Doctor Who Recaps, Season One, Episode Three: The Unquiet Dead
When this episode first aired, I was straight-up banned from watching it. As a child with a dangerously vivid imagination, driven to weeks of sleepless horror by episodes of Grisly Tales for Gruesome Kids, I totally, in retrospect, understand why my mother didn’t let me watch it when it first came out. At the time, however, I was furious, and vividly remember acquiring the scariest, most lurid details of The Unquiet Dead from my classmates in the playground, piecing together the story and filling in the blanks in my head until it became an untinkably horrible bastion of nightmares far worse than anything the episode actually produces. It wasn’t until a couple of years later that I actually saw the third episode of season one, and even now it holds a special kind of midnight-movie horror to it-I still feel slightly nefarious, like I did reading Goosebumps under my covers by torchlight after I was meant to be in bed, watching this episode that I was so totally banned from seeing at the time.Well, that, and the fact that this is the first bonafide classic episode of New Who.
This episode is one of the best ghost stories Doctor Who ever pulled off, because they’re usually so intent on going “IT’S NOT GHOSTS, BUT A SPACE EXPLORER MOVING IN SLOW MOTION/ALIENS/INSERT MOFFAT-IAN PLOT TWIST HERE” in later episodes. But this episode, revolving around a mysterious series of re-animations taking place in a Welsh funeral home, is just a straight, Dickensian ghost story- which is appropriate, because Mr Dickens himself crops up to join Rose and the Doctor for the first of many a Victorian adventure (Look, they have to get as much wear as they can out of those costumes, alright? That’s why they shot a whole episode on the abandoned BBC Robin Hood set).
This episode, for those counting, is the first appearance of Gwen, who would later (well, an ancestor of Gwen’s, whatever, Russel T Davies don’t need no continuity and wanted to wring a bit more from Eva Myles’ contract) take on a lead role in Torchwood, television’s B-movie. And she’s a pleasure in this episode, playing a maid at the funeral home who’s psychic skills are exploited by her employers to find the corpses who’ve wandered off through the city, fulfilling the last engagements they had arranged in life. One of these corpses winds up turning up at a Charles Dickens’ (played by a genuinely brilliant Simon Callow) reading, and Rose gets snatched by the proprietors of the home after she sees too much, and the story launches into a rollicking, scary, good-humoured romp that revealed just how well New Who dealt with it’s history.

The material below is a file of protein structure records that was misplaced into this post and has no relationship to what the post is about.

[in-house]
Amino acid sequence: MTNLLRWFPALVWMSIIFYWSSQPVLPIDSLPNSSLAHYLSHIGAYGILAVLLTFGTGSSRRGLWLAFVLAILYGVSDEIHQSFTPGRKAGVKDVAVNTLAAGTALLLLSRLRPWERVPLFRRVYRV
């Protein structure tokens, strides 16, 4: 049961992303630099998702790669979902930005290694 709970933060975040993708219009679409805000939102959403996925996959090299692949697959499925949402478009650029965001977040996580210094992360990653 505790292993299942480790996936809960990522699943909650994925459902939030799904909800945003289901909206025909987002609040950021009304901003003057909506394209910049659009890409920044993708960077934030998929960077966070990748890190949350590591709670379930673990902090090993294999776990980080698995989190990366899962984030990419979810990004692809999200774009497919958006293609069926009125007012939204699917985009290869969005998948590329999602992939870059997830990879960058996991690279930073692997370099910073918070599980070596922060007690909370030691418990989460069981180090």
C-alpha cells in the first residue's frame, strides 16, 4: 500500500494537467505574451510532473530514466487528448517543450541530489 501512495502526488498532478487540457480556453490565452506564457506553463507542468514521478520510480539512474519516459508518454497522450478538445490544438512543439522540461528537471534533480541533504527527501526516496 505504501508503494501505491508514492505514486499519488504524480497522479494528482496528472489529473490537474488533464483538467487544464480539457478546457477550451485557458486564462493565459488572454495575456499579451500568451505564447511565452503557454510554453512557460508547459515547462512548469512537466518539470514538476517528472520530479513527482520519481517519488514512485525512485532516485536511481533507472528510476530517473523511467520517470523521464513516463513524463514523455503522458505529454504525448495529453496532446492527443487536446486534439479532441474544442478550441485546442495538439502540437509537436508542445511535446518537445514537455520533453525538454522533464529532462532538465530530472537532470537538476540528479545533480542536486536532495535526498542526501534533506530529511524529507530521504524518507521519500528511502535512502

As someone with a degree in history (an accidental one, but who’s counting), these episodes are usually my favourite Whoscapades (Stop trying to make Whoscapades happen, Lou). You can take these episodes on purely a surface level and enjoy the zombie-ghost action, but there’s plenty in there for those who happen know a bit more about the time period, with clever and affecting nods to things like Dickens’ tumultuous personal life and his disdain towards the occult. But either way, it’s great fun to see the Doctor turning into a swooning fanboy when he ends up in Dickens’ carriage, trying to remember the name of that scary short story he once read (side note: here’s a really good adaptation of that short story on Youtube, if you’re looking to scare yourself shitless later tonight, because it’s Sunday and that’s what you should be doing). There’s a fun earnestness to this episode, which is written by God-amongst-men Mark Gatiss, which is packed full of excellent puns (“I do love a happy medium”) and sassy Rose quips.
This is also the first episode where we meet the truly fallible Doctor. Without giving too much away, he fucks it; despite Rose’s protests, explaining it away as a different morality, he encourages Gwen to sacrifice herself to allow the ghosts into our reality. And it turns out that their motivations were not as pure as he had thought. The Doctor here is desperately trying to fulfill the role of the hero he had been unable to during the Time War, but instead ends up killing an innocent woman in the process in an ending that makes someone other than the Doctor the hero. Things turn out as well as they could, but the Doctor wasn’t the one who made it happen, and that’s an interesting concept to throw into the mix at this early stage of the series. He admits he can’t save Rose, when the two of them are cornered by Welsh zombies (the WORST kind of zombies. Don’t ask me how I know) in a slightly shocking scene that underlines the lack of control the Doctor really has. The episode ends on a melancholy third act, as Dickens leaves the Doctor and Rose, suddenly full of new ideas for his writing and set on reconciling with his estranged family, only for the Doctor to reveal that he dies only weeks later. It’s a bittersweet ending to a lively, fun episode, and one that leaves a very different taste in the mouth that the bad-guys-get-their-due of the first two outings. If you haven’t seen New Who, or believe you have no reason to, this is the place to start to convince yourself- it’s far more than the kid-centric sci-fi ramblings than the show often gets characterised as, especially in it’s earlier seasons, and if you’ve got any fondness for horror, alt-history, or Christopher Eccleston getting compared to a navvie, then this is for you.
Join us next week for the first Slitheen two-parter, and my desperate attempts to justify why I’m apparently the only person who doesn’t think it’s utter shite. As ever, enjoy a different take on this episode over at Red Whine.